Long-Term Dangers of Percocet Abuse

Long-Term Dangers of Percocet Abuse

What are the long-term dangers of Percocet abuse? What will it do to your body and your mind over time? Is Percocet addiction dangerous, and can it be stopped?

Percocet is a prescription medication that contains both oxycodone hydrochloride and acetaminophen. Oxycodone is an addictive and potent painkiller, typically prescribed to treat moderate to severe pain. Acetaminophen is a non-narcotic pain reliever, one that does not require a prescription and is used to treat mild, short-term pain (like headaches or menstrual cramps).

Percocet is generally prescribed to treat chronic pain, and it can cause a wide range of serious side effects if taken other than as prescribed. Unfortunately, Percocet is amongst the most commonly abused prescription medications in the United States. The National Institute on Drug Abuse (NIDA) reported that in 2017, an estimated 18 million Americans over the age of 12 had abused prescription medications at least once during their lifetimes. NIDA also reported that during the same year, roughly 2 million Americans had abused prescription painkillers within the past year. Potent painkillers like Percocet can be extremely dangerous when misused. Long-term abuse frequently leads to addiction, which can seriously and permanently damage an individual’s overall health and severely compromise their way of life. 

Long-Term Dangers of Percocet Abuse

Side Effects of Percocet Addiction

Even when it is taken as prescribed by a medical professional, Percocet can result in mild to moderate side effects. These side effects include:

  • Nausea and vomiting
  • Dry mouth
  • Headaches
  • Blurred vision
  • Dizziness and disorientation

If you were prescribed this specific medication, more mild side effects will generally subside within several days. Those who continuously experience side effects or who are prone to drug abuse may want to look into different options as far as pain relief. More severe side effects can occur when the drug is taken in greater quantities than prescribed, or if an individual is allergic to Percocet. Some of the more severe physical side effects of Percocet abuse or a drug-related allergy might include (but are not limited to):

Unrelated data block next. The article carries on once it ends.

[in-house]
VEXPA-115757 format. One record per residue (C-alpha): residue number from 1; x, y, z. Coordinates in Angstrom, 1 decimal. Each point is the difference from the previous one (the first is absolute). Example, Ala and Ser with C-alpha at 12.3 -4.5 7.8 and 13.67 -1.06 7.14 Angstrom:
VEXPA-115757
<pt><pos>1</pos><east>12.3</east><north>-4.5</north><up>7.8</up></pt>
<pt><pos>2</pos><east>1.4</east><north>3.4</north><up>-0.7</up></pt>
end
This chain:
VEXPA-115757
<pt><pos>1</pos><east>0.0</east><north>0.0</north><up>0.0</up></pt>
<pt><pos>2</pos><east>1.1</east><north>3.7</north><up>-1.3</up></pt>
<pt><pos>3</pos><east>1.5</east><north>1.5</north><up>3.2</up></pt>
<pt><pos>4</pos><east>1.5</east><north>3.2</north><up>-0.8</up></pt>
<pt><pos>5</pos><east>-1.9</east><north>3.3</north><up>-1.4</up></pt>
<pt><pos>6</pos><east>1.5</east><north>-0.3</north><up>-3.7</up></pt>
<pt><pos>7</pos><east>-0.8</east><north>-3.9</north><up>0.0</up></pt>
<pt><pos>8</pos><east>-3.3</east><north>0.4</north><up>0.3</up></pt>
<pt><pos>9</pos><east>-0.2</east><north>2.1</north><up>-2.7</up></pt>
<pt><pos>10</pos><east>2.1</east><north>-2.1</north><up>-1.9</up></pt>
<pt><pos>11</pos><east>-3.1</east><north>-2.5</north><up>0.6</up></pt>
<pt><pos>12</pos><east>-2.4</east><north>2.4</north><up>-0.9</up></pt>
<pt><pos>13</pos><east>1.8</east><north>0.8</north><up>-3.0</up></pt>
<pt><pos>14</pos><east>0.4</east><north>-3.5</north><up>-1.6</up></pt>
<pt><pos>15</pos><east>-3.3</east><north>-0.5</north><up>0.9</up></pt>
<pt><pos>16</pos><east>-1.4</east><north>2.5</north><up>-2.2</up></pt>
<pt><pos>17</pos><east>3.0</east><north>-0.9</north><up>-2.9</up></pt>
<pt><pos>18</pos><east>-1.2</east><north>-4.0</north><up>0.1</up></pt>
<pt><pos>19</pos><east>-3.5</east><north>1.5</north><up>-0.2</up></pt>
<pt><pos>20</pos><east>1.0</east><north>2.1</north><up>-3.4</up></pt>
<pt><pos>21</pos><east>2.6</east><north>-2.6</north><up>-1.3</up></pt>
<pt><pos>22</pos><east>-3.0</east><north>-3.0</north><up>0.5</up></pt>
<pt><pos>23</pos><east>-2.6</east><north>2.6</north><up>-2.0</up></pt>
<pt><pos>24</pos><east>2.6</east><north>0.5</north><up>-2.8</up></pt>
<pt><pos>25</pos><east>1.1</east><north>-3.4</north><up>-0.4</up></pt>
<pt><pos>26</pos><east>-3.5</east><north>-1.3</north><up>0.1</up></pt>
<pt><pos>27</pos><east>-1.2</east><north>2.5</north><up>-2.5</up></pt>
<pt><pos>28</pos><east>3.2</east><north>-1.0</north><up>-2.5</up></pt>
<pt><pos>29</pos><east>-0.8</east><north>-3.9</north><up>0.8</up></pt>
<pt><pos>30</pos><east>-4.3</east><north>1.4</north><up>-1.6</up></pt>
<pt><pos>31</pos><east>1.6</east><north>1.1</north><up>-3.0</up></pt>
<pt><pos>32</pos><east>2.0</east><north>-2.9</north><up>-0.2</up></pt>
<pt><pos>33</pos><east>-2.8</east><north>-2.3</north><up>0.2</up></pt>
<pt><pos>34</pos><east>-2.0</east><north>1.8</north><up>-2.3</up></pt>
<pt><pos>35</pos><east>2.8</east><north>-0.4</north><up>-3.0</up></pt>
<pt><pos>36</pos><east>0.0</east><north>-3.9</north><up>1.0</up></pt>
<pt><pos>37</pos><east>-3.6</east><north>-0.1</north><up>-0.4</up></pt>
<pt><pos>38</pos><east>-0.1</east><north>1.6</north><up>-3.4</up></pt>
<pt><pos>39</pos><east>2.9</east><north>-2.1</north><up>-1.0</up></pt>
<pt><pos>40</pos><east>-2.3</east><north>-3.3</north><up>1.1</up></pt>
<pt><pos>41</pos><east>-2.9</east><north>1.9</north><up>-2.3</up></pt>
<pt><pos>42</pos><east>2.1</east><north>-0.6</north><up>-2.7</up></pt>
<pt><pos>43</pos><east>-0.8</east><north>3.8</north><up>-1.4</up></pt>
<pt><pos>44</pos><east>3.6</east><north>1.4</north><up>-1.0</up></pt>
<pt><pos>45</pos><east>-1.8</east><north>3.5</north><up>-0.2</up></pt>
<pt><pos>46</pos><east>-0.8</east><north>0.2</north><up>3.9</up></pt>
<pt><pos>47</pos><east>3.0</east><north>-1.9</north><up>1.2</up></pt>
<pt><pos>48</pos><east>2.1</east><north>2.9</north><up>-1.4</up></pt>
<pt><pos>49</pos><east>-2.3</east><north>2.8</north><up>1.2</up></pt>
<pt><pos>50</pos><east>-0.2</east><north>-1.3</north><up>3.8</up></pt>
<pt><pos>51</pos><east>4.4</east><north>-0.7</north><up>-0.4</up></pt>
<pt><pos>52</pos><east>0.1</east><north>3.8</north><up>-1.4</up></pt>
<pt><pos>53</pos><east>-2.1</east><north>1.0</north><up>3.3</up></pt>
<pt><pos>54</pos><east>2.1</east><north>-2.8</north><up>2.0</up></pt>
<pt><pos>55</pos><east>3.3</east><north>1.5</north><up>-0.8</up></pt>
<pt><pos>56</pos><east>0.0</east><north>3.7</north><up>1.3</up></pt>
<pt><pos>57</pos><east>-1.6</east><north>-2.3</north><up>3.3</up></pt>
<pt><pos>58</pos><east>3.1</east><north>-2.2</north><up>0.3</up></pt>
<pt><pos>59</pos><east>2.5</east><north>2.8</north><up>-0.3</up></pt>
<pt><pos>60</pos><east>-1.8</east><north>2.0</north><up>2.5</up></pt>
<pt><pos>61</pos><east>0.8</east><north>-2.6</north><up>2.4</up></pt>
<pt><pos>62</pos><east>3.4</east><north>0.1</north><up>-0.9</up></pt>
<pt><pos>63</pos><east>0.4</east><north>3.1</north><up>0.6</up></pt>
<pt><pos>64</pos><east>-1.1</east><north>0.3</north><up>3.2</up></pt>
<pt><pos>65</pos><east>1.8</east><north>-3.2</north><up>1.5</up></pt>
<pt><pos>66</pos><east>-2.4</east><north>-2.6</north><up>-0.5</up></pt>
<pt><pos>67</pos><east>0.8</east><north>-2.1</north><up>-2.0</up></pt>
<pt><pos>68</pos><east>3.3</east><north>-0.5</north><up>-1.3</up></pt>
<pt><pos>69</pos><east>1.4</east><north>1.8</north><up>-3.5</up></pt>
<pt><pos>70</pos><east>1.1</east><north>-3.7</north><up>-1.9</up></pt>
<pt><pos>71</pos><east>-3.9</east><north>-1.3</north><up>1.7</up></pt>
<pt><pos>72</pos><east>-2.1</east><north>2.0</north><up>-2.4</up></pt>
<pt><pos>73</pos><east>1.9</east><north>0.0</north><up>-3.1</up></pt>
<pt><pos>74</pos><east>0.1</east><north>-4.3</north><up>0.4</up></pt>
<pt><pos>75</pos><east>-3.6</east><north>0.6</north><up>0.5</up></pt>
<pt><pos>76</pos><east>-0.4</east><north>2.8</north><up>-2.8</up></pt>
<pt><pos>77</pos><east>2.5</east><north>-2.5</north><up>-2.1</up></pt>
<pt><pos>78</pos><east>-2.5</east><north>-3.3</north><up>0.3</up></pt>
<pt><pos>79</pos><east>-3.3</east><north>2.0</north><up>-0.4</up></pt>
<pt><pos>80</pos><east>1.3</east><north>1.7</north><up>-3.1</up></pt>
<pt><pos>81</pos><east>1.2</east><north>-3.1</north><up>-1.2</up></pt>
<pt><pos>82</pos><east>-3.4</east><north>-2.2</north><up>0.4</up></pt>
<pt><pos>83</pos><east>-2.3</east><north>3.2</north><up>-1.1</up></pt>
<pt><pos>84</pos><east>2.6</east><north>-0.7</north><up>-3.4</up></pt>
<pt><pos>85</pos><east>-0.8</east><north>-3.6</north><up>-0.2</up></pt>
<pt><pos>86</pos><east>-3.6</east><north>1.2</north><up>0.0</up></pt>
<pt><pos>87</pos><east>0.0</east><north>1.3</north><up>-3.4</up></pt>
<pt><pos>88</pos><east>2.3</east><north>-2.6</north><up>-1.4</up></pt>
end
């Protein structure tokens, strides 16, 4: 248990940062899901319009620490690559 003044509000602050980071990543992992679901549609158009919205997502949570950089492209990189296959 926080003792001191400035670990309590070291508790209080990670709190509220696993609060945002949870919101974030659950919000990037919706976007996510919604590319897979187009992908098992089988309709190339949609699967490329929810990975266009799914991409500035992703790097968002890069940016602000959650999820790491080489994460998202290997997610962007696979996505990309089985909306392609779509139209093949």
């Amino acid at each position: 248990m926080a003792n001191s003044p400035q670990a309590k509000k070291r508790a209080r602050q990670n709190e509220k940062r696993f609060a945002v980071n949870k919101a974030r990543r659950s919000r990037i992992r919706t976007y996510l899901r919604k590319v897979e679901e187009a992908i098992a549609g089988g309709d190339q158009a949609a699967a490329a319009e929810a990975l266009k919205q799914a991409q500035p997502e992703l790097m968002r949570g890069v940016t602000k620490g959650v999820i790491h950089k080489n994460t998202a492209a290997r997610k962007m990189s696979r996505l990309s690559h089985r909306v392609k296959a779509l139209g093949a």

• Fatigue
  • Hypothermia
  • Chest pains slowed heartbeat
  • Issues urinating or unusually dark urine
  • Problems breathing, respiratory issues
  • Fainting or feeling lightheaded
  • Insomnia, disturbances to sleep patterns
  • Nervousness and anxiety
  • Gastrointestinal issues like nausea, vomiting, and diarrhea
  • Loss of appetite which will lead to changes in weight

Because Percocet is initially prescribed by a medical professional, it may be perceived as a “safer” alternative to other chemical substances. The truth is, Percocet has the potential to cause just as much damage as illicit substances when it is abused. The severity of negative consequences will continue to worsen the longer the drug is abused, and will include physical, mental, emotional, and personal consequences. Fortunately, if you or someone you love is struggling with Percocet abuse of addiction, we at Absolute Awakenings are available to help. Our comprehensive and highly individualized program of addiction recovery caters to both men and women who have suffered at the hands of a Percocet dependency of any severity. 

Long-Term Dangers of Percocet Dependency

Some long-term symptoms of Percocet abuse include:

  • The building of a tolerance, which means greater amounts of the drug will be required to produce the same effects. Tolerance is a good indication of addiction. 
  • Liver problems and kidney failure, as well as damage to other crucial organs.
  • The weakening of bones; osteoporosis. 
  • Decreased sex drive and compromised testosterone levels (in men). 
  • Severe constipation and ongoing gastrointestinal issues, which may become permanent if not adequately treated on time. 

There are many serious dangers involved in long-term Percocet abuse, therefore those struggling with addiction must seek professional medical help as quickly as possible. The withdrawal symptoms associated with Percocet detox can also be severe, thus medical detox is a crucial first step for those who have been abusing this specific prescription medication. Once physically stabilized, an individual will transfer directly to an inpatient treatment program for between one and three months, depending on the severity of the addiction and other personal needs and requirements. To learn more about Absolute Awakenings and our program of Percocet addiction recovery, or to learn more about the dangers of prescription drug abuse, give us a call today. We look forward to hearing from you soon and doing all we can to get you started on your journey of addiction recovery as quickly as possible.